Fuji-Q Highland 富士急ハイランド
Fuji-Q Highland is known for its roller coaster rides some of which have made it into the Guinness Book of World Records.
Fujiyama was once the fastest and highest roller coaster in the world when it first opened in 1996 and it still ranks high at a height of 79 meters with the cars reaching speeds of 130 kph.
Dodonpa reaches speeds of over 170 kph and has incredibly quick acceleration at launch.
Takabisha covers a kilometer of track and has a 121° free fall with a drop of 43 metres.
Eejanaika is a so-called "4th dimension" roller coaster with seats that rotate 360 degrees forward or backward.
At busy periods you can be waiting hours to ride the roller coasters.
As well as the high-tech roller coasters, Fuji-Q Highland has a range of traditional fair ground staples such as carousels, a large Ferris wheel, merry-go-rounds and other rides. The Ultimate Fort is a labyrinth/maze set up as a prison break experience.
The scary, horror rides at Fuji-Q Highland are the Super Scary Labyrinth of Fear which is a one-hour tour of a haunted hospital and Gegege Kitaro's Monster House.
Experiences based on popular animation series include Evangelion World based on Neon Genesis Evangelion.
Aimed more at kids is Thomas Land, which recreates the world of the British children's classic Thomas the Tank Engine, Hide & Seek in the Forest and Kaiketsu Zorori Adventure Land based on the popular Japanese children's books by Yutaka Hara.
There are, of course, lots of places to eat and shop for merchandize connected with the rides and experiences.
Fuji-Q Highland (Chinese, English, Korean & Japanese)
5-6-1, Shin-Nishihara, Fujiyoshida-shi
Tel: 0555 23 2111
Access - Getting to Fuji Five Lakes
Bus from Shinjuku Station bus terminal is the quickest and most direct way to access the Fuji Five Lakes region and Fuji-Q Highland from Tokyo.
The are frequent buses operated by Fujikyu and Keio bus companies from the west exit of Shinjuku Station. Depending on traffic the journey takes about 1 hour and 45 minutes. Buses stop at Fujisan Station (previously Fuji-Yoshida Station), Fuji-Q Highland, Kawaguchiko Station. Some buses continue on to Lake Yamanaka.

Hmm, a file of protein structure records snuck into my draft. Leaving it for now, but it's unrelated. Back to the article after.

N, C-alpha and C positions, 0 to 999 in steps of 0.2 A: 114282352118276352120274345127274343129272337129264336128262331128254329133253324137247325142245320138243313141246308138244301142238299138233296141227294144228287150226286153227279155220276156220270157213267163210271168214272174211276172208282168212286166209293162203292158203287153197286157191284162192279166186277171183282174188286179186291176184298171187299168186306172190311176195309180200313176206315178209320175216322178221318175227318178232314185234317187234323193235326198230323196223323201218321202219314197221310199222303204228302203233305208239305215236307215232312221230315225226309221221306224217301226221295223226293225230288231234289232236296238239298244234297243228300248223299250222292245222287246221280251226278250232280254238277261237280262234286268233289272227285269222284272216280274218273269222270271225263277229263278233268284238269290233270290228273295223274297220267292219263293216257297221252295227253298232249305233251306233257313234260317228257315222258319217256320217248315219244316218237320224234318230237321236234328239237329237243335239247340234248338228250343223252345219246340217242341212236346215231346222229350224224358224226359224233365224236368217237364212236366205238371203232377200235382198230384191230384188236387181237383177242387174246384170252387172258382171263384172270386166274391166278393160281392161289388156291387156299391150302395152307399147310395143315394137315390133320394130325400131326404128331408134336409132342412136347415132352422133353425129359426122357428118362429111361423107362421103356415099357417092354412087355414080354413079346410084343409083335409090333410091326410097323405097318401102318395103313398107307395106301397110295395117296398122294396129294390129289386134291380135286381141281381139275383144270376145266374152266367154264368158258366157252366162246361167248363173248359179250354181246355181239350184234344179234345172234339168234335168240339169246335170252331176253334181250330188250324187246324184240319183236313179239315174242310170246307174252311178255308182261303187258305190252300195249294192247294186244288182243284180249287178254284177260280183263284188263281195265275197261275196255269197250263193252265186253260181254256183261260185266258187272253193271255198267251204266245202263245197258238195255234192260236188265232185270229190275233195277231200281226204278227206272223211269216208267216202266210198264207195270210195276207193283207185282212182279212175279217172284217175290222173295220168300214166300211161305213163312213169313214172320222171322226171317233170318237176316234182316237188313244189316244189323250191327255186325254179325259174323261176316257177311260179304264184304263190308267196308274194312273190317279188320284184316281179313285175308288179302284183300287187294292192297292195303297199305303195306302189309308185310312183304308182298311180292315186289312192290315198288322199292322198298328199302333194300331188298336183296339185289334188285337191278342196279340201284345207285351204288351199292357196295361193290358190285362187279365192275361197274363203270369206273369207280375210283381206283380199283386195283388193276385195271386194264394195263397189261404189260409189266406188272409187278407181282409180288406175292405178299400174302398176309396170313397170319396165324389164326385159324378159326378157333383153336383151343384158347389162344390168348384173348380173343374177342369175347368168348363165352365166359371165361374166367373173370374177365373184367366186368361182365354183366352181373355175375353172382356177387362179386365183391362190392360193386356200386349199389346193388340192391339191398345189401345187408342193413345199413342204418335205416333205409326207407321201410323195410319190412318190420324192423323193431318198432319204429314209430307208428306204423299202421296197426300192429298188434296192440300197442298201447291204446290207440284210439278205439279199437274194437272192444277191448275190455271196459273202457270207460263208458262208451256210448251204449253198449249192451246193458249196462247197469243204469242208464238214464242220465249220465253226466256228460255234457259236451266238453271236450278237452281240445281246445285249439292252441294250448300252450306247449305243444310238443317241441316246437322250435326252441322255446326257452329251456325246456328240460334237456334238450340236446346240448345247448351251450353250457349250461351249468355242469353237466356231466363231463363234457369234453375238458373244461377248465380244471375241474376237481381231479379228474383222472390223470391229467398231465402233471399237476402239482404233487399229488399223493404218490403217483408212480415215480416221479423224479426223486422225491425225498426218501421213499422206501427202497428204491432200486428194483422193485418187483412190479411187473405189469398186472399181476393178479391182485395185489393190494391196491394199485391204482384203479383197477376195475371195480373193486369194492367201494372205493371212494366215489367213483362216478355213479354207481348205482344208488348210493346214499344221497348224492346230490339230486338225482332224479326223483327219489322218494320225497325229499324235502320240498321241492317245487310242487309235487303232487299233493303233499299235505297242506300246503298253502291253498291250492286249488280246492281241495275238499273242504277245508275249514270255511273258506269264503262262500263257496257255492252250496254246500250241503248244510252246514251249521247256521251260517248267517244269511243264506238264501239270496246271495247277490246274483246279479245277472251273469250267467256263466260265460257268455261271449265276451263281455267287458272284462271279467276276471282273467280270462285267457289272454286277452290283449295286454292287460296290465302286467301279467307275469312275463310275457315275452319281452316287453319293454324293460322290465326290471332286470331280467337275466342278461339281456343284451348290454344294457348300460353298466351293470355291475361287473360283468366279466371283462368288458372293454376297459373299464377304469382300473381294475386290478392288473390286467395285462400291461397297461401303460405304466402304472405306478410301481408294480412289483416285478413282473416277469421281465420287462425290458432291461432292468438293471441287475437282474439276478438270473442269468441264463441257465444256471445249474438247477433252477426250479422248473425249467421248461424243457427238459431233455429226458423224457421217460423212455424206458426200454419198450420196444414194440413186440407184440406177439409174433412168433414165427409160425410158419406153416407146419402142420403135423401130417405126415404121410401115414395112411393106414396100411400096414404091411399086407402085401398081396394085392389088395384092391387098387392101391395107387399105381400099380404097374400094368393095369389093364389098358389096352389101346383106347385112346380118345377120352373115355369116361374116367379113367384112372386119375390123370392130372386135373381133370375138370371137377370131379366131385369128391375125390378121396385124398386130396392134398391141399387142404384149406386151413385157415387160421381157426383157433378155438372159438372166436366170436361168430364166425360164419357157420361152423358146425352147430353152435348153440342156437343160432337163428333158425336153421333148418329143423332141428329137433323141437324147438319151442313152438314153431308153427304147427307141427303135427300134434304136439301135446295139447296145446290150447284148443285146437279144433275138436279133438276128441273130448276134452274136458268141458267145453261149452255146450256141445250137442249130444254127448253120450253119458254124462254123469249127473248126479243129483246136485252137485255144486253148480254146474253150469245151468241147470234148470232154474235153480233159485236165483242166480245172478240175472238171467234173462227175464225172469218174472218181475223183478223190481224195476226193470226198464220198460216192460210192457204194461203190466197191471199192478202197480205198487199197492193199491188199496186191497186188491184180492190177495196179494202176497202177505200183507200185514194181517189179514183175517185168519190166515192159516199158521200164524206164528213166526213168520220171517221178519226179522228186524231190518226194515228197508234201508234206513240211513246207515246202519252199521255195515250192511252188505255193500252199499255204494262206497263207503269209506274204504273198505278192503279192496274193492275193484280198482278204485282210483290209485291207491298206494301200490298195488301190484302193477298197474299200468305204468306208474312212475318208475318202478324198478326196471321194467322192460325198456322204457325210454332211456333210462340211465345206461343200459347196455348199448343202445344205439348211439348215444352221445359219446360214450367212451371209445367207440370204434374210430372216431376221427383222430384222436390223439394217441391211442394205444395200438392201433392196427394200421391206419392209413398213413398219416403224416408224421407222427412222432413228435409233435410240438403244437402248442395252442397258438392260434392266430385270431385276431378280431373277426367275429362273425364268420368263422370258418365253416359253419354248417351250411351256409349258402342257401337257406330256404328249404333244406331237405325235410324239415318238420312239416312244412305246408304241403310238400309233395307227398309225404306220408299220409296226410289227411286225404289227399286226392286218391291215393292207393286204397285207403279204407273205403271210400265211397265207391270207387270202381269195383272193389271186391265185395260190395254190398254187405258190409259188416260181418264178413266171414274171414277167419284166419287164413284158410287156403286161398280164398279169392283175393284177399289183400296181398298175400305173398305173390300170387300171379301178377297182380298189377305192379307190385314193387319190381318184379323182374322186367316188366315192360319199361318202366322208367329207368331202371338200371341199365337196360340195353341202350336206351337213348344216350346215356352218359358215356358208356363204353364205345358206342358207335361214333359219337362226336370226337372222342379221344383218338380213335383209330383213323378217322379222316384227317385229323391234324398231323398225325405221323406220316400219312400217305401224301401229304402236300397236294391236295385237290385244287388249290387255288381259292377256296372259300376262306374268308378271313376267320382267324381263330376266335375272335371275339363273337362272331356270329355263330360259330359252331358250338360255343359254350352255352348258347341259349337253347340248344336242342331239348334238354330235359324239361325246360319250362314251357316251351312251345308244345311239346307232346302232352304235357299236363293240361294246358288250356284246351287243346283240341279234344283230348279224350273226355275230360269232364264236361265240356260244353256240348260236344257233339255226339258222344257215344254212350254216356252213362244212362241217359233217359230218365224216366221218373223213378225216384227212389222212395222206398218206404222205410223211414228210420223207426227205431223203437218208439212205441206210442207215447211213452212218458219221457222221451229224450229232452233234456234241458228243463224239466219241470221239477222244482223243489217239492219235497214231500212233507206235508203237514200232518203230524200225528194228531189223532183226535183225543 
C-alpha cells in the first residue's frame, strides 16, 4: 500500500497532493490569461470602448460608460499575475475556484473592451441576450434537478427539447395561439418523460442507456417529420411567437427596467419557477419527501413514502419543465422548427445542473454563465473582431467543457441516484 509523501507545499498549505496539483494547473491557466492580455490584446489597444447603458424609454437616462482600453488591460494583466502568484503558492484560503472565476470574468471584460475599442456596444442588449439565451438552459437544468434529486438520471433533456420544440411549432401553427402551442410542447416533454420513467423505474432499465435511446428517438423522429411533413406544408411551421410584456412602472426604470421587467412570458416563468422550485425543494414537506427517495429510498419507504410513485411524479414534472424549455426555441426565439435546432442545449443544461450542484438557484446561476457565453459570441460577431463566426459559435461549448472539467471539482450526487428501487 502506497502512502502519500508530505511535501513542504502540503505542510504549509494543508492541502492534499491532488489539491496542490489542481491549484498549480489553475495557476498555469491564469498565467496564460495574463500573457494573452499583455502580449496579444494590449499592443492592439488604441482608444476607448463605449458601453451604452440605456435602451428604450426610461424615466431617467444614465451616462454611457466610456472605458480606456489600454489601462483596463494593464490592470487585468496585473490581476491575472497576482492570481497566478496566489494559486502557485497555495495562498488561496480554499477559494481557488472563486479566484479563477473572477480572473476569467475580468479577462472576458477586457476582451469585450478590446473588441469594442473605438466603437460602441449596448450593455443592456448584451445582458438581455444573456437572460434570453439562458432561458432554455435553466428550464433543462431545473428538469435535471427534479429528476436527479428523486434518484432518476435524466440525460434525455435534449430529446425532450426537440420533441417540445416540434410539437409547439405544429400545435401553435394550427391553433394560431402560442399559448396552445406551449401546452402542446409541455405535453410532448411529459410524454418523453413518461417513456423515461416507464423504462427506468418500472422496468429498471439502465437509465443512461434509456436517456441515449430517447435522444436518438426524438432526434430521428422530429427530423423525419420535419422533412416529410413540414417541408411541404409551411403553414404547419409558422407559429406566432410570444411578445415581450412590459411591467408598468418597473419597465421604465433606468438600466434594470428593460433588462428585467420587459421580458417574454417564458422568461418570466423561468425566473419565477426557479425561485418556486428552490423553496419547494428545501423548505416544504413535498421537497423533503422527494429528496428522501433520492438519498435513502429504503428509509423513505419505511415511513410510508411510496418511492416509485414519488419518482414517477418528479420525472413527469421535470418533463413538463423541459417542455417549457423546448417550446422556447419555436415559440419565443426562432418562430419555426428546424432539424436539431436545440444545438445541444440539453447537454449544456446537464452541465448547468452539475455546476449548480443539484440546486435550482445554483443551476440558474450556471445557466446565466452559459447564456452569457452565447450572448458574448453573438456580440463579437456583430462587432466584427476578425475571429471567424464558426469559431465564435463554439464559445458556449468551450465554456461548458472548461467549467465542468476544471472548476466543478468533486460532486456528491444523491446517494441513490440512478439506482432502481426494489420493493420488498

There are less frequent buses to Fuji-Q Highland and Kawaguchiko Station from Shibuya Station (Mark City) operated by Fujikyu bus company.
One or two buses a day, operated by Fujikyu and JR Kanto, leave the Yaesu Exit of Tokyo Station for Fuji-Q Highland and Kawaguchiko Station.
There are also highway buses from Yokohama Station to Fuji-Q Highland and Gotemba.
Book highway buses to Fuji-Q Highland from Narita Airport Terminals 1, 2 & 3 to Fuji-Q Highland, Fujisan Station and Kawaguchi-ko Station. Book highway buses from Fuji-Q Highland to Narita Airport (Fuji-Q Highland, Fujisan Station and Kawaguchi-ko Station to Narita Airport Terminals 1, 2 & 3).
Ride a JR Chuo Line train from Shinjuku Station to Otsuki. The fastest limited express takes 1 hour and 10 minutes. Change here for the Fujikyu Railway Line to Fujikyu Highland Station. From Otsuki to Fujikyu Highland takes 49 minutes and costs just over 1,000 yen.
The Japan Rail Pass is valid for the Shinjuku Station to Otsuki leg only. The JR Tokyo Wide Pass is valid for the whole journey.
The Mt. Fuji Round Trip Ticket (check East Japan Railway Company for further details) offers discounted round-trip tickets for train and bus travel between Tokyo and Mt. Fuji and is aimed at people hoping to climb Mt. Fuji and return the next day to Tokyo.
Accommodation at Fuji Five Lakes
If you want to stay right at Fuji-Q Highland, the Highland Resort Hotel and Spa boats a huge wooden onsen bath and great views of Mt. Fuji. Guests get preferential treatment such as early entry to the theme park and free entry to the Fujiyama Museum and Fujiyama Onsen.
There are many other places to stay in the area to suit all budgets mostly centered around Kawaguchiko. Some recommended hotels and ryokan include the five-star Fuji Onsenji Yumedono, the four-star Fuji View Hotel, the three-star hot spring hotel Kasuitei Ooya and the two-star budget Minshuku Nukaya.
All images by Eddie Smolyansky